Charles William Foulk, Ph.D.
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(1869 - 1958)
Because of increased numbers in the courses in analytical chemistry, Charles William Foulk (B.Sc. Ohio State, 1894) was appointed in 1896 as Assistant in Chemistry. He was promoted to Assistant Professor in 1898.
Various changes in the chemistry curriculum were initiated by Professor McPherson. Organic chemistry was added as a separate course in 1894, a course in theoretical chemistry was offered beginning in 1895 and a four year curriculum in industrial chemistry was established in 1890. Systematic graduate study and research leading to the M.Sc. degree was started at about the same time.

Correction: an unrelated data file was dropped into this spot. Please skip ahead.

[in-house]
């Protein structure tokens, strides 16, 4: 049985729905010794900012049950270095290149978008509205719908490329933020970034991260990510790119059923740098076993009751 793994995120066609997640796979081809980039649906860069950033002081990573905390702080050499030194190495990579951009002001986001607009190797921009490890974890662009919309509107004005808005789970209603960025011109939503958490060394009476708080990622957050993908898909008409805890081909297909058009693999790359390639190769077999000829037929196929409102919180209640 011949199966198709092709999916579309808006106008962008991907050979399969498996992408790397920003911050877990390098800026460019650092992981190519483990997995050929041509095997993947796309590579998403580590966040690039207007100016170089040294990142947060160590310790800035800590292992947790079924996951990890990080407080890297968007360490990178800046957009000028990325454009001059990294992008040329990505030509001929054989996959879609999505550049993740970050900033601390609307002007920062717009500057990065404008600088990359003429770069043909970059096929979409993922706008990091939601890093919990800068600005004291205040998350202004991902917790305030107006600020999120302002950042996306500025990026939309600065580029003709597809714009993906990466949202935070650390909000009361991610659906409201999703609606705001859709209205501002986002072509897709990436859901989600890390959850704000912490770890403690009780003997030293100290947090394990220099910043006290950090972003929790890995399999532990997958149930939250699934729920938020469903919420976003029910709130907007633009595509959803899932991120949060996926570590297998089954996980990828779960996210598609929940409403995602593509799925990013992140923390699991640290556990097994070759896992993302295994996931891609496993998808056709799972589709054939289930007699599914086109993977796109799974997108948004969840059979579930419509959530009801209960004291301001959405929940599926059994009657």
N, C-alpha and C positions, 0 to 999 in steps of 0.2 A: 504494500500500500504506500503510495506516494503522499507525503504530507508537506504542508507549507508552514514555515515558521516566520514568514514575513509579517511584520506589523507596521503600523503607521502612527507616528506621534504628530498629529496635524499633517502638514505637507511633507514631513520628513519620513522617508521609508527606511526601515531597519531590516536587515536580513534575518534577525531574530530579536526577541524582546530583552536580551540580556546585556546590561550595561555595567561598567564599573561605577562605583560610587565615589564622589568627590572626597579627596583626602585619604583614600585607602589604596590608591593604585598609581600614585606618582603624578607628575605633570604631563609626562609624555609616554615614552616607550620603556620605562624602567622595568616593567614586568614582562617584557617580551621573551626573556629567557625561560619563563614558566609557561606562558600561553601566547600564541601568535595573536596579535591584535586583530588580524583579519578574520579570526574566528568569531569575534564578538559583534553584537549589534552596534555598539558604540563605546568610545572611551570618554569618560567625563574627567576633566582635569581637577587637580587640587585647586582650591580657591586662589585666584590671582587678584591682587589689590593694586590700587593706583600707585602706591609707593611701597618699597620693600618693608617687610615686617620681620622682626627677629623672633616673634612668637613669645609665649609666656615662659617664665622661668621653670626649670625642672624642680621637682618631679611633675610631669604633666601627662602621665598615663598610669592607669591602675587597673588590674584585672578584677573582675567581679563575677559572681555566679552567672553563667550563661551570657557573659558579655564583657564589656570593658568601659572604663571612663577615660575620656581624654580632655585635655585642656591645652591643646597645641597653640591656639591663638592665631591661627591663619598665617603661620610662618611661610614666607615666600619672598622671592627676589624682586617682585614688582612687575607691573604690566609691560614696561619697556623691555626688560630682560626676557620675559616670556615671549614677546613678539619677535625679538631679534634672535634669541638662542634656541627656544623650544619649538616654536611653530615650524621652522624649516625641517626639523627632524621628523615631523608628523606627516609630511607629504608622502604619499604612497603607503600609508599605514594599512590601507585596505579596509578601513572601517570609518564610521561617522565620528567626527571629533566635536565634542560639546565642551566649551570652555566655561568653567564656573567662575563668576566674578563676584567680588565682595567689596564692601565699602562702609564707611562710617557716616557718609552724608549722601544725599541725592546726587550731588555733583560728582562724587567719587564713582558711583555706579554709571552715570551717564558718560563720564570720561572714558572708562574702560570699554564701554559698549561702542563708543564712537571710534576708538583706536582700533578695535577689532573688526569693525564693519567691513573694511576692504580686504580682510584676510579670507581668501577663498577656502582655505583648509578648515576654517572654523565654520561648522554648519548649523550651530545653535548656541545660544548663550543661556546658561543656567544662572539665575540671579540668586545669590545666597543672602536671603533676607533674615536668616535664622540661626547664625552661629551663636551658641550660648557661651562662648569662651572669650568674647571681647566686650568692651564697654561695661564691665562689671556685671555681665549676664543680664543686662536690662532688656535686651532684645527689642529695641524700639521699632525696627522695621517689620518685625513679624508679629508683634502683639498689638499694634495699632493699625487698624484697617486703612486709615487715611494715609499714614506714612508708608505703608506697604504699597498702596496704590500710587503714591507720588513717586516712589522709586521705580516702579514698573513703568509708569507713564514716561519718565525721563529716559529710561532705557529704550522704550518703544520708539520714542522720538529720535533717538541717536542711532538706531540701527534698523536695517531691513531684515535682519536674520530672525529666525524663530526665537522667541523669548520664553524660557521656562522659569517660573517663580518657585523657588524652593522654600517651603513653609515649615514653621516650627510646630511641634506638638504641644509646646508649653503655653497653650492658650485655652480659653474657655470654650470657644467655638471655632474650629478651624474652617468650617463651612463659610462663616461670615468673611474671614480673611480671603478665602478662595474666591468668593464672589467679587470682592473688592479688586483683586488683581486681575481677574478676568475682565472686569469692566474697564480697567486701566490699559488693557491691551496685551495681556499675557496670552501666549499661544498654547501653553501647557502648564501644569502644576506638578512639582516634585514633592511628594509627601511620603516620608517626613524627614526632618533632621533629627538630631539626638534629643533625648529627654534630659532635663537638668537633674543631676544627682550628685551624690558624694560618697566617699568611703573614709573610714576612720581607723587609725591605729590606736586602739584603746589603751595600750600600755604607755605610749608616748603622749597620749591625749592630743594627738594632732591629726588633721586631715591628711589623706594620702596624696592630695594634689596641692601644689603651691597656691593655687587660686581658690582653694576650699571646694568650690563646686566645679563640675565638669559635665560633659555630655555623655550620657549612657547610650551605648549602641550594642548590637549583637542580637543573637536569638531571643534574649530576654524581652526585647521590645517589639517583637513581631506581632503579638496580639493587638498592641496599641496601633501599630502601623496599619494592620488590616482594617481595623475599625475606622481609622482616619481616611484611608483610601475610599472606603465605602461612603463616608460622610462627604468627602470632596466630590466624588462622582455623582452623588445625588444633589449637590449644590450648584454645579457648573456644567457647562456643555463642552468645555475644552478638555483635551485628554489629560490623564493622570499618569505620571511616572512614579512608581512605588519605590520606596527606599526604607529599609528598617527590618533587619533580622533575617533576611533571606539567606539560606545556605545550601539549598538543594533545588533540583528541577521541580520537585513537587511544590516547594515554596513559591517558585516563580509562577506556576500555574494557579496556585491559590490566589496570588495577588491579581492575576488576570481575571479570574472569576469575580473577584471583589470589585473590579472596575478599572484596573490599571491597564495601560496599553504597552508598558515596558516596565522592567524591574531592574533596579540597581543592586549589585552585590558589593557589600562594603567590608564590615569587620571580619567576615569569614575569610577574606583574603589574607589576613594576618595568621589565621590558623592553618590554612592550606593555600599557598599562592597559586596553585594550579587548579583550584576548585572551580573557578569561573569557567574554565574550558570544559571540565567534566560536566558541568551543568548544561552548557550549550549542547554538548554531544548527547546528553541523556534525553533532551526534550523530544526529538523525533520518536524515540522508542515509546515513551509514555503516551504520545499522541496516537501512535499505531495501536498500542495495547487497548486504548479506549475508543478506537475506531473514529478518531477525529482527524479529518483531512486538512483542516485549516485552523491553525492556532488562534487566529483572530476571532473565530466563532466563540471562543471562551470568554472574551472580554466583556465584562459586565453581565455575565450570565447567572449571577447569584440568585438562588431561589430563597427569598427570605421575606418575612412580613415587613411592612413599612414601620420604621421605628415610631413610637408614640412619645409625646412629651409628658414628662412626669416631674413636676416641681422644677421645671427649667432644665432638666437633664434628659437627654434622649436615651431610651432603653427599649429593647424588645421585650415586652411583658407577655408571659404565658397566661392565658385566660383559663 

In June 1899 Professor Foulk was granted a two year leave of absence for graduate study in Germany, which he spent as a student of Ostwald at Leipzig. William Edwards Henderson (Ph.D. Johns Hopkins, 1897), who had been teaching at Ohio University, was appointed temporarily to replace Professor Foulk. He introduced courses in inorganic preparations and the history of chemistry, and considerably improved the course in theoretical chemistry, which was the forerunner of the later courses in physical chemistry. The department grew so rapidly around 1900 that when Professor Foulk returned from his leave, Professor Henderson was retained as a permanent member of the staff. This made possible further expansion of the course offerings in chemistry. Professor Henderson was promoted to Associate Professor in 1901 and Professor Foulk was likewise promoted in 1902.